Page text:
As someone who has moved around a lot, I’m used to the question, “Where are you from?” constantly being asked of me. The problem is, I don’t have an answer that people expect. Where I’m from is a combination of many places, experiences, and people. Instead of answering “Where are you from?” with a simple city and state, I’m left trying to think of a witty response. Because the real answer to this question is too complicated to explain in most social settings.
I was born in upstate New York, (way, way upstate), in a town called Potsdam. I lived in Baldwinsville, right outside of Syracuse, in the town my mom grew up in, until I was 5. From here on out, things get tricky. We moved to Virginia Beach, then Vermont (for less than 6 months), then Rhode Island, and finally, Richmond, where I graduated high school. I then went to James Madison University in Harrisonburg, Virginia. When I graduated from JMU, I moved to Boulder, Colorado. I lived in Boulder for 11 months, completing a term of AmeriCorps, before moving back to Virginia and landing in Roanoke. I stayed in Roanoke for one and a half years before moving to the Twin Cities and setting up a new home base for myself in Saint Paul, Minnesota.
So, I think you can see what I mean when I say “Where are you from?” is complicated for me. Because of all of this moving, I’ve had to define my own sense of home. No, I’m not going to say home is where the heart is.While there’s some truth to that, it also glazes over all of the difficult parts.
The part where you have zero friends and finding others in the market for friendships feels impossibly overwhelming.
The part where your introverted, socially awkward qualities take over and keep hijacking interactions with others because you’re so nervous and desperate for friends you just can’t keep your shit together.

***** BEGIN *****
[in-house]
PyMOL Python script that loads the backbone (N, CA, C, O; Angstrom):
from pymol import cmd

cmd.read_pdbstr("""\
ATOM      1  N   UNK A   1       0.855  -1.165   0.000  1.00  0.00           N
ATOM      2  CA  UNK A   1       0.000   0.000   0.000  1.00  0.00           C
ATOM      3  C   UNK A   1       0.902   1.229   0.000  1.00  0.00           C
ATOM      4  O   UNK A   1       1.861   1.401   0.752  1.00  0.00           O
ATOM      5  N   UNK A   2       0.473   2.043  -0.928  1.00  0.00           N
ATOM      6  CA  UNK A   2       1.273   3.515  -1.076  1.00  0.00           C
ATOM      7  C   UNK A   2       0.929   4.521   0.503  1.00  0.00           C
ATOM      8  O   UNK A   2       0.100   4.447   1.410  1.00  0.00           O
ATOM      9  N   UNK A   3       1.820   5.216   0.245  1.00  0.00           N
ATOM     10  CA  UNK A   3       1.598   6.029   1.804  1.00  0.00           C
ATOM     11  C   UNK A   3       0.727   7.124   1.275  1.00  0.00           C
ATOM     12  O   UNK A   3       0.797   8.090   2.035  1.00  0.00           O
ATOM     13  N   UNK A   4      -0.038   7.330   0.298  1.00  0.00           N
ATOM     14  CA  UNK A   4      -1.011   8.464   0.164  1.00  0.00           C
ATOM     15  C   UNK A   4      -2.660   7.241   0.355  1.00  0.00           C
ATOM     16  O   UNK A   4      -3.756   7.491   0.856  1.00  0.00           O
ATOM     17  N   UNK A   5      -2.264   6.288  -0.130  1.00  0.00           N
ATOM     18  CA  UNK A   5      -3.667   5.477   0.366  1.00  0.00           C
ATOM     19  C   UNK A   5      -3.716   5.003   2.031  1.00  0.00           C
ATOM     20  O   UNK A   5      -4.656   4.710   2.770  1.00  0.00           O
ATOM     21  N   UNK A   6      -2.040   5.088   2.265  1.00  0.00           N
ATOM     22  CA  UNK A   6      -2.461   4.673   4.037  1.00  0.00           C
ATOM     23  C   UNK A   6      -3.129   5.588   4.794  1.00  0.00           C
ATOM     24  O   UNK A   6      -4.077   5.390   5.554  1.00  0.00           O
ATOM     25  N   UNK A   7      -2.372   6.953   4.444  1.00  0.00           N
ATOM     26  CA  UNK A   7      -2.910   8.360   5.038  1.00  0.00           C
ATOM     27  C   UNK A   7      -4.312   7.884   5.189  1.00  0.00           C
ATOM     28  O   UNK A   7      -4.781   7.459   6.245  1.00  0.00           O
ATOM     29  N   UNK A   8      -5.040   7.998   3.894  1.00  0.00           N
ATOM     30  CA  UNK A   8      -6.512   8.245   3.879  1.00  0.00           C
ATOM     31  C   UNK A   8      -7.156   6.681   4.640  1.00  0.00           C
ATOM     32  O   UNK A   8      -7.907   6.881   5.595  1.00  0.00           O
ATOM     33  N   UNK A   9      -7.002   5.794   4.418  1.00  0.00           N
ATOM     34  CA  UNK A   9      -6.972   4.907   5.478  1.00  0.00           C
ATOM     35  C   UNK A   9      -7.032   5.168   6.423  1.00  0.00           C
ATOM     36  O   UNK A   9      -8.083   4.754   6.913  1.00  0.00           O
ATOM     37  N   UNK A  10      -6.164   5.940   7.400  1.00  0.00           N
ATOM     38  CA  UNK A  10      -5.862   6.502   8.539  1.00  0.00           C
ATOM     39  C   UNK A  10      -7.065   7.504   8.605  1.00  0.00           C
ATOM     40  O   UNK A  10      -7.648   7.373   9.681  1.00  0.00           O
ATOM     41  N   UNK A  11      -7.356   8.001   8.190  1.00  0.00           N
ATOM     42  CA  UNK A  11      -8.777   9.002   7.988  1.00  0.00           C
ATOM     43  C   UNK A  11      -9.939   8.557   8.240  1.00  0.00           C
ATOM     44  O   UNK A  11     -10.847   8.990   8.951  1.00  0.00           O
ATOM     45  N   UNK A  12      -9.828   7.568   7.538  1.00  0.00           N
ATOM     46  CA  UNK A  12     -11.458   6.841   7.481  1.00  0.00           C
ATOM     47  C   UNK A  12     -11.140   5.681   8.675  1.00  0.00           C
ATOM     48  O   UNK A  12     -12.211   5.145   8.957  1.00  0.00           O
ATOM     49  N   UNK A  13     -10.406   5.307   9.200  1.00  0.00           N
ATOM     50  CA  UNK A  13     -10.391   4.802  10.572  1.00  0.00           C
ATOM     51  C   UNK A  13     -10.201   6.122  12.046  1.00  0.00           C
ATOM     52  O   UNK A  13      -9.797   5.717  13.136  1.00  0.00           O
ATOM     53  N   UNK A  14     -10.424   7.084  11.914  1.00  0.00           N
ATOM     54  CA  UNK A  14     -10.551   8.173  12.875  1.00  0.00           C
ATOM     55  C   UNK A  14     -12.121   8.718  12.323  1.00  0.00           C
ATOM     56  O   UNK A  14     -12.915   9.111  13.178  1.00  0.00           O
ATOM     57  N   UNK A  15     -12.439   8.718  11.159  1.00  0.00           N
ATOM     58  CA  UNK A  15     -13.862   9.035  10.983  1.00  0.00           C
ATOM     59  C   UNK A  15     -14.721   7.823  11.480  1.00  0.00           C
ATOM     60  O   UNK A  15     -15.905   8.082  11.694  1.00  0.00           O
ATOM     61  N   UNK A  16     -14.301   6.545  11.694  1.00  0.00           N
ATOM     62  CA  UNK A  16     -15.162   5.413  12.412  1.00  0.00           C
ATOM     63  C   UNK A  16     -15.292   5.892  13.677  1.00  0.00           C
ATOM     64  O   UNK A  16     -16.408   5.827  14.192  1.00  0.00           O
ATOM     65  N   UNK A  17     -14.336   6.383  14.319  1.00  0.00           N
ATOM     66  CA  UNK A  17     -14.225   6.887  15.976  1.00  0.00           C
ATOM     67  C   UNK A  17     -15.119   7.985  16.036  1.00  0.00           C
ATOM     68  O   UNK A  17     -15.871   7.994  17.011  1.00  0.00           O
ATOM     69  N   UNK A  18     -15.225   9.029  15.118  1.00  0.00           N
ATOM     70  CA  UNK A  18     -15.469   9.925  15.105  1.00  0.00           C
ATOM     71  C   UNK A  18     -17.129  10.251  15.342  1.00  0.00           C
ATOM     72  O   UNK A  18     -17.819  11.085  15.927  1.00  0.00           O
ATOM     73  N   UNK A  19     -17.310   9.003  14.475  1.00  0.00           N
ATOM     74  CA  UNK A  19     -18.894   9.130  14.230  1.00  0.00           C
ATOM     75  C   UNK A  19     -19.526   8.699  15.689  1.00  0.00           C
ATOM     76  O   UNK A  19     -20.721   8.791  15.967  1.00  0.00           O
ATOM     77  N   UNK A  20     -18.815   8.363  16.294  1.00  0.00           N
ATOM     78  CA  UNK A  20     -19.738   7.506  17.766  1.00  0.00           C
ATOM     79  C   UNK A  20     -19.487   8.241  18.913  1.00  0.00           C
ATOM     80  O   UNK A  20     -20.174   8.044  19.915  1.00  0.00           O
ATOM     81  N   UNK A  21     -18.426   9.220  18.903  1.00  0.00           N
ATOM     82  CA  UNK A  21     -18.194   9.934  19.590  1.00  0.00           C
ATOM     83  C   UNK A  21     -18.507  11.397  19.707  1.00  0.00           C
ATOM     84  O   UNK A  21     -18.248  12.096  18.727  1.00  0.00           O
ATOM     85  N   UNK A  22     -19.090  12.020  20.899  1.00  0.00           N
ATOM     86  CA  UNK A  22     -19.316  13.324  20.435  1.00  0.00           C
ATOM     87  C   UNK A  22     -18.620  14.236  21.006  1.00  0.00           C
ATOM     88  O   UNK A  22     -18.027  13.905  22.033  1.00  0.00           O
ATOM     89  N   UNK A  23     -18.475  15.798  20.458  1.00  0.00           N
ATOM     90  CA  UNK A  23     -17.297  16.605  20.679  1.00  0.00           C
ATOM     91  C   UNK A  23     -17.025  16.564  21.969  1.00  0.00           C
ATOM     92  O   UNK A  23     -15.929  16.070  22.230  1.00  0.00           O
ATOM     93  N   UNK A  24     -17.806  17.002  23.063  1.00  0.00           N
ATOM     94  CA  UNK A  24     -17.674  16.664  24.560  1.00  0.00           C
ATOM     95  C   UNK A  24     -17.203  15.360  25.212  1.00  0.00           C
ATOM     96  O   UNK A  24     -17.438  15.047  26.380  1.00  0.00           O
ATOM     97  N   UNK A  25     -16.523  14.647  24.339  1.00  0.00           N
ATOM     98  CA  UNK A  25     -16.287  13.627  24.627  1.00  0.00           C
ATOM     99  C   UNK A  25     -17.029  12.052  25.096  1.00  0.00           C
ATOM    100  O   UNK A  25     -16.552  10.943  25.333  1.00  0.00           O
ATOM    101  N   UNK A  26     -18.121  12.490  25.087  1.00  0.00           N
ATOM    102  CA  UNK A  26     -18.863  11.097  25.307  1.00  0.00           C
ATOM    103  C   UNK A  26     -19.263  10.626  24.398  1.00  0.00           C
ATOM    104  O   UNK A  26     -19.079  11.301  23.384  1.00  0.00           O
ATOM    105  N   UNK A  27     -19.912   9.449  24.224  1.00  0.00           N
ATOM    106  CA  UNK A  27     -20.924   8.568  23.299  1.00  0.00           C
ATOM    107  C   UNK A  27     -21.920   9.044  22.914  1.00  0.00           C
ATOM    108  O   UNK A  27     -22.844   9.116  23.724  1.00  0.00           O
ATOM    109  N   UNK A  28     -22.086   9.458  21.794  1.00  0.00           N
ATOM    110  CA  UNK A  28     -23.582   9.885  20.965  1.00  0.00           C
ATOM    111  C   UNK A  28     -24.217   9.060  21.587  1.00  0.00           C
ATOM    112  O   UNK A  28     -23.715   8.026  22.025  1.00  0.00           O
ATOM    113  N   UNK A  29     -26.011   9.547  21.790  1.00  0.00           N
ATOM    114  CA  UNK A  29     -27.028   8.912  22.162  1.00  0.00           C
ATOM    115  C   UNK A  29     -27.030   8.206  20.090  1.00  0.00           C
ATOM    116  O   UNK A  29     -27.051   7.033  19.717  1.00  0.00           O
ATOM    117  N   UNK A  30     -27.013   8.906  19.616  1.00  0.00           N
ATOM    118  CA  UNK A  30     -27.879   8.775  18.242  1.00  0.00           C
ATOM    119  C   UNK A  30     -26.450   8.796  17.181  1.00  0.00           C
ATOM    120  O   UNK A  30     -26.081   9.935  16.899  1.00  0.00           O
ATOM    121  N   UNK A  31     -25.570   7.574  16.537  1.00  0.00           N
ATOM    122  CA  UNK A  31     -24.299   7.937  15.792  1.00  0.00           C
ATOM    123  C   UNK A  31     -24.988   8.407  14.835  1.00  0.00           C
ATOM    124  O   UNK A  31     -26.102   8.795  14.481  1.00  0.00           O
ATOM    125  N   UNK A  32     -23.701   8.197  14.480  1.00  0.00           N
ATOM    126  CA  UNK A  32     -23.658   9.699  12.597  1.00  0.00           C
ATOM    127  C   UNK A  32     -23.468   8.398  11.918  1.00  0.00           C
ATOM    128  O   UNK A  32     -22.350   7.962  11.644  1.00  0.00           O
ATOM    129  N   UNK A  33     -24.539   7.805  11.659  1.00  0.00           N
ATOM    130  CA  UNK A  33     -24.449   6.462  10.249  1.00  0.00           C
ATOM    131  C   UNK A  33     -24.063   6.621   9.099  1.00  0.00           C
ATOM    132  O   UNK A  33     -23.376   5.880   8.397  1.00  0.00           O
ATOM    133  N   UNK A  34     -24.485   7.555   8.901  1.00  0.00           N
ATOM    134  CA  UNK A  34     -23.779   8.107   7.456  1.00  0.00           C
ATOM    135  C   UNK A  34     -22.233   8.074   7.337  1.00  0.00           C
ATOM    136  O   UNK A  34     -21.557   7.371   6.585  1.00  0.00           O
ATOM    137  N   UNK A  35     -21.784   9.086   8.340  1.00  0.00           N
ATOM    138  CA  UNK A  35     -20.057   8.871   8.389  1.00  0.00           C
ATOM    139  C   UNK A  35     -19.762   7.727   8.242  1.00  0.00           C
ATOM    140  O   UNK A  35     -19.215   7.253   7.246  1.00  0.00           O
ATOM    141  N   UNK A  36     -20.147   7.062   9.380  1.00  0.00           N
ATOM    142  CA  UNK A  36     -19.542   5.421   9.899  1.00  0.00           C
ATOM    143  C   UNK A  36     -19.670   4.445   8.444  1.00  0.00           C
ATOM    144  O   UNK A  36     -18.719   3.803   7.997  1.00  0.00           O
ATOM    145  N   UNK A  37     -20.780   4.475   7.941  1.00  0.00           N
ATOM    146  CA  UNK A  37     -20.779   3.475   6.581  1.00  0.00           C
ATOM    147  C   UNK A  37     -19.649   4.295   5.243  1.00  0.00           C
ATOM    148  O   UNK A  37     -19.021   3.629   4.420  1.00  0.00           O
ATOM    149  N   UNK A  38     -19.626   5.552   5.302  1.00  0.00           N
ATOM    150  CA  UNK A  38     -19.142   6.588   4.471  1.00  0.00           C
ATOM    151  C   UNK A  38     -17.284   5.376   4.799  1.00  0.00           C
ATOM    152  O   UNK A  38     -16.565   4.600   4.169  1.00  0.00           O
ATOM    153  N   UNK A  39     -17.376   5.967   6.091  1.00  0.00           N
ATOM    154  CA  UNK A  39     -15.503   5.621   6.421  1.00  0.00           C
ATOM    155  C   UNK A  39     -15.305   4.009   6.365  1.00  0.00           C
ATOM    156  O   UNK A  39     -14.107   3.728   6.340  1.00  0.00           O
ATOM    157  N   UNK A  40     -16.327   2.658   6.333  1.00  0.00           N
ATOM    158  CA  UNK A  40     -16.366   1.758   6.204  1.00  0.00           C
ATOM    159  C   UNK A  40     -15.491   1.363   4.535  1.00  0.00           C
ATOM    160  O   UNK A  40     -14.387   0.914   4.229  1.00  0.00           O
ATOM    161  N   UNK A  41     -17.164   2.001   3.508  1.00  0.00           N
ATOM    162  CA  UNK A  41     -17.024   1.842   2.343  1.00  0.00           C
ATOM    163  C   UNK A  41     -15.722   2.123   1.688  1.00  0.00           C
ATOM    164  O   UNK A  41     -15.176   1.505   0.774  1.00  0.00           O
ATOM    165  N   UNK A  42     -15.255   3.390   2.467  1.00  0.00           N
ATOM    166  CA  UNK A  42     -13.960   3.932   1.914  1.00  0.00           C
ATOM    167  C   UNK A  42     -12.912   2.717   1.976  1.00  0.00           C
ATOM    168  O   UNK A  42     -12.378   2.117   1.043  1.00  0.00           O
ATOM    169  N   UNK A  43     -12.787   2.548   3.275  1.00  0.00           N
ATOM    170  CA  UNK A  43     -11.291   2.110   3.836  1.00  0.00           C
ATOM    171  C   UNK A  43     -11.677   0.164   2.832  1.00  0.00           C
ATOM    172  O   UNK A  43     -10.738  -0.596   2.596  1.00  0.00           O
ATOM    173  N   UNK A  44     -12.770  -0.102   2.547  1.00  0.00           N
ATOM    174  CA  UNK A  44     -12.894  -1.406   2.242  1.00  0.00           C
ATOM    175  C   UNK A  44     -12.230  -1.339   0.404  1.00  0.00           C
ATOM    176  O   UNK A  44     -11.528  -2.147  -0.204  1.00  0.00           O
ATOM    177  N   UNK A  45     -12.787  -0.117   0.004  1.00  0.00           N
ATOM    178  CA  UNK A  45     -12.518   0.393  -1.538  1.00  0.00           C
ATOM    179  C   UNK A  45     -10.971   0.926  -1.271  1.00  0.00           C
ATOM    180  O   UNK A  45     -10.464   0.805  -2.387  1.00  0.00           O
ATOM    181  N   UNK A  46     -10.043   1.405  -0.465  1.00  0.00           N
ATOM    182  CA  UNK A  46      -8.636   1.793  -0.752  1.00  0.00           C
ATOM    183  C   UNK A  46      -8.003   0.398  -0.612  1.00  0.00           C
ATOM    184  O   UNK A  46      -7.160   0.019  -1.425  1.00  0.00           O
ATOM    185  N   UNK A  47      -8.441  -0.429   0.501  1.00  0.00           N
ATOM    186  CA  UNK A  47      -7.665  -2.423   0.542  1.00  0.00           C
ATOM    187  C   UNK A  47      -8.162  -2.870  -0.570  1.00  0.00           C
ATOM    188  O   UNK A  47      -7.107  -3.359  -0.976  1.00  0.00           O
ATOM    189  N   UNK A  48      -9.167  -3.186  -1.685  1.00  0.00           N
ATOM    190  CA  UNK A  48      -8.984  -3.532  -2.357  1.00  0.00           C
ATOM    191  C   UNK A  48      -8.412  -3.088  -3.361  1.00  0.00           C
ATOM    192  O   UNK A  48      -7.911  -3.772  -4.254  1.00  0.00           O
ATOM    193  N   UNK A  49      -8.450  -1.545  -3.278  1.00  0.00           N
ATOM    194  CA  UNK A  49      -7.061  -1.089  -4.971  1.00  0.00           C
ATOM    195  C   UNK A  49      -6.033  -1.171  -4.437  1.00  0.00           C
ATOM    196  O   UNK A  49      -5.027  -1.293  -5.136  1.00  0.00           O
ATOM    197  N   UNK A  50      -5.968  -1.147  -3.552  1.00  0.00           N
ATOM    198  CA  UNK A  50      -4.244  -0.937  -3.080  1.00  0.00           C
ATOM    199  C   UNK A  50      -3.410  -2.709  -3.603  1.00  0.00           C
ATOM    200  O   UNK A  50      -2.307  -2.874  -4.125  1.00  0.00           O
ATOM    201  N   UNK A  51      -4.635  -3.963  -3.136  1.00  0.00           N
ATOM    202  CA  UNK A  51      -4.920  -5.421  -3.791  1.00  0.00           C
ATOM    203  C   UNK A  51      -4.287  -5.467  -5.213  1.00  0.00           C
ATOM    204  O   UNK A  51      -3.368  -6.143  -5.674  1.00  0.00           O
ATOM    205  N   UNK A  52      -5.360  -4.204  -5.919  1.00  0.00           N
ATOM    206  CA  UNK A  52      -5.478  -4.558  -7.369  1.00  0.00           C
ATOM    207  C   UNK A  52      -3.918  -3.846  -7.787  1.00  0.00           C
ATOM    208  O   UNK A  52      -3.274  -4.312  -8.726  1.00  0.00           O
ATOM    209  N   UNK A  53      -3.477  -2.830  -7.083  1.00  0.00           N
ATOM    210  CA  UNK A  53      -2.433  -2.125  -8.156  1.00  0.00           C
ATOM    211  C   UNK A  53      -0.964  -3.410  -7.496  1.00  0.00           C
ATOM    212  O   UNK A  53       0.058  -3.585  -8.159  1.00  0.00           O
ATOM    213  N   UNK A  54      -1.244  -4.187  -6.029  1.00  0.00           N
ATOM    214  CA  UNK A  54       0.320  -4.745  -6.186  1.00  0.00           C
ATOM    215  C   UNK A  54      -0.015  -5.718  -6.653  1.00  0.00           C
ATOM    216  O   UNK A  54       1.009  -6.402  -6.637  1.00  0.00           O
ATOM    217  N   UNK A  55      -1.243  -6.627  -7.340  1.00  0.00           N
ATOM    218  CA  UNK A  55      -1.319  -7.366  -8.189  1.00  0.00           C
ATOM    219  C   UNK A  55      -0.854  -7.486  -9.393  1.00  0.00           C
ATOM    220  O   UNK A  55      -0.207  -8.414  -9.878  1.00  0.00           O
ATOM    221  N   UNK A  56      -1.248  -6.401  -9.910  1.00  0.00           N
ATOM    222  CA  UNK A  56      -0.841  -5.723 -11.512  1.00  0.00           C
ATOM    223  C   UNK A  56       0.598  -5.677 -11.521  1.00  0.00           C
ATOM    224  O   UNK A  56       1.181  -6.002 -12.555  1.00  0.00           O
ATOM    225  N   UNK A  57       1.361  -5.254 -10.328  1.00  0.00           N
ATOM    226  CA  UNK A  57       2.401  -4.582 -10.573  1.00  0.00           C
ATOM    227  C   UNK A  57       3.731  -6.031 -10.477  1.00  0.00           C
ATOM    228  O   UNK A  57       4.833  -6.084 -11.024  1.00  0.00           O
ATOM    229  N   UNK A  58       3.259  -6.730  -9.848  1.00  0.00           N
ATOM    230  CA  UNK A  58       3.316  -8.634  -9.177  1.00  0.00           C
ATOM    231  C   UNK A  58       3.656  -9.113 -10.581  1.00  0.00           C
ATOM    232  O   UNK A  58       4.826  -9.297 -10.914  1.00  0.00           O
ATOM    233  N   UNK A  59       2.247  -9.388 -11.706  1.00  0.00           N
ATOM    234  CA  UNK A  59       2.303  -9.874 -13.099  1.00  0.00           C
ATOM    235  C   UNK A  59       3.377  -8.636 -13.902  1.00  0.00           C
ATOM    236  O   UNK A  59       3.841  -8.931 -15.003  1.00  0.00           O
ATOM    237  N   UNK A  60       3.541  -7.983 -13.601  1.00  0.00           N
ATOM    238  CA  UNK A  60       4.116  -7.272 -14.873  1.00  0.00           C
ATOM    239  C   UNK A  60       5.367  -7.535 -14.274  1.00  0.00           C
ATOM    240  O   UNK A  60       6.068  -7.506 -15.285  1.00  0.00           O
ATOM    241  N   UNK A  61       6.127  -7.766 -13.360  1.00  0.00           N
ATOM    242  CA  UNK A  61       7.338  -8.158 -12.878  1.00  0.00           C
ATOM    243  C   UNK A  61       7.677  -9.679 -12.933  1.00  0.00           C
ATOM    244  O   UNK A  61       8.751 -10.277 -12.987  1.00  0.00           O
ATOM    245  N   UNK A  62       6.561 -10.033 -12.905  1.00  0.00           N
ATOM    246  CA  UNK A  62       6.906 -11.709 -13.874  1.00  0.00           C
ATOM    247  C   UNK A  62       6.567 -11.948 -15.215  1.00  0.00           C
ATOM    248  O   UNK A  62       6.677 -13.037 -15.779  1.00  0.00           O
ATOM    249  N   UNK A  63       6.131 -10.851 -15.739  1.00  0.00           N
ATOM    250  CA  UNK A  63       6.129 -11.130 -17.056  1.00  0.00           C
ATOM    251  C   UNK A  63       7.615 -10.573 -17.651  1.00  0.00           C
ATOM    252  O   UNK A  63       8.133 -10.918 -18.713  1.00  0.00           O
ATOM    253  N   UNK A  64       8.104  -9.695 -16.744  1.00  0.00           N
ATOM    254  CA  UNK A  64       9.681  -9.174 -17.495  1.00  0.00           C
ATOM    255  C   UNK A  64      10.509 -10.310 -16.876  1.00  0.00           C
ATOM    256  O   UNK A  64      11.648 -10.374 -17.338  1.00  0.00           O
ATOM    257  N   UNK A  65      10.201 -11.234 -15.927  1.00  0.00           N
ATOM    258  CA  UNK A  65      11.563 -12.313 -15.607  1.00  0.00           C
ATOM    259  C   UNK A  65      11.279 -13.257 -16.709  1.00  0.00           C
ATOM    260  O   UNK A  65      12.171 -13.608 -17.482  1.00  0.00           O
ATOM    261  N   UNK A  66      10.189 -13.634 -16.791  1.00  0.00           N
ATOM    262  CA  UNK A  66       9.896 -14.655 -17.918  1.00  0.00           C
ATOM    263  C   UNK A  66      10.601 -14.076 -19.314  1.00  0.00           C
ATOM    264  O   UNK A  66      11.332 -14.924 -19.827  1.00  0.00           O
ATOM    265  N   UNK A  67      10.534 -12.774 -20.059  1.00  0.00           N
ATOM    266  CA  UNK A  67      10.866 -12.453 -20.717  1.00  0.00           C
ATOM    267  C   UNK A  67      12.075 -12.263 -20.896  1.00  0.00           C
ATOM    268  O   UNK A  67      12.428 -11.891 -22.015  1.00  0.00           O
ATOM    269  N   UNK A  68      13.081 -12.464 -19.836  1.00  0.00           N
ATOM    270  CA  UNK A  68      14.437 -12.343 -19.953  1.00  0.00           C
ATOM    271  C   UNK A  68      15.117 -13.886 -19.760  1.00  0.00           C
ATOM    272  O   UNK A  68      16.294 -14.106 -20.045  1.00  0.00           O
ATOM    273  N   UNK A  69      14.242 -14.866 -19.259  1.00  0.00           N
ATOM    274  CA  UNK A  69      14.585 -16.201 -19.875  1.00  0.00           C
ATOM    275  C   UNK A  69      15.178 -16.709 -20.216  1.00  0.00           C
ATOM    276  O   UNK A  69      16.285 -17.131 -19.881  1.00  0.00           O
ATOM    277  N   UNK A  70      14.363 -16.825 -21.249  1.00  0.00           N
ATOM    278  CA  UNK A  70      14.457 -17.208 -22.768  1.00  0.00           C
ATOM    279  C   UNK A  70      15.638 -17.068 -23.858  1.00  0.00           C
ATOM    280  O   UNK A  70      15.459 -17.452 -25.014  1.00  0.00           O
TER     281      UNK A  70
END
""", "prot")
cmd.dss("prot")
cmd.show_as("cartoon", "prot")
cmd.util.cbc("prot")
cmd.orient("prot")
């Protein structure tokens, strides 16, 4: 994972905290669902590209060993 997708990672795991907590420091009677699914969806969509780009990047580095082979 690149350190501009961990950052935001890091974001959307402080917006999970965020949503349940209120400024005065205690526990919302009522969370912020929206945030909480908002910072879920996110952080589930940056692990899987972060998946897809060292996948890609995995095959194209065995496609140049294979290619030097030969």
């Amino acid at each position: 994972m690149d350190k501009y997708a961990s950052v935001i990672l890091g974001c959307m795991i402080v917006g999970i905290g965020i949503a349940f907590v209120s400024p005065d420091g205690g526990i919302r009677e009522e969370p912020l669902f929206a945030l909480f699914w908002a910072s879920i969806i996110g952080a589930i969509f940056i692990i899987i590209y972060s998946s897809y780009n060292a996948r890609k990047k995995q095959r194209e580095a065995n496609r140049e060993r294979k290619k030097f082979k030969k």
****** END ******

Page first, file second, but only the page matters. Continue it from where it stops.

The part where you were finally learning street names and navigation without Google Maps talking to you all the time, and BAM just like that, you’re a lost little puppy again.
Before I turn this into some sad post about how moving is the worst and I never want to do it again, let me pause. Because that’s not what I’m trying to say here.
Moving around, meeting new people, experiencing the different cultures around the United States, has allowed me to develop a deeper understanding of human nature. By becoming the new kid over and over again, I’ve been able to observe as an outsider. As a sociology major, we are taught to ask why things are the way they are. What’s the reason behind social norms in different areas? What makes people happy or unhappy in different cities? Why do they call a water fountain a bubbler?! (Okay maybe that last one isn’t sociologically related, but if you’re from Rhode Island, I’d love an answer to that question.)
In moving, I’ve taken bits and pieces of the different cultures, and added them up to make who I am today. When people ask “Where are you from?” my response of “All over”, isn’t meant to be sassy and rude. It’s just the quickest answer I have in a casual setting.
I’m impatient, thanks to Rhode Island.
I’m an adventure seeker thanks to not only moving around a lot but living in the adventure land that is Colorado.
I’m a foodie, thanks to New England, Richmond, and Boulder.
I’m an beach bum thanks to Rhode Island.
But I’m also a river rat thanks to Richmond.
I say “y’all” thanks to Virginia.
And I say “you guys” thanks to New England.
I’ve picked things up along the way and because of that I don’t fit into a neat little box. With all of this moving, the greatest outcome has been knowing exactly who I am from a young age. This one takeaway alone is enough to make it all worth it.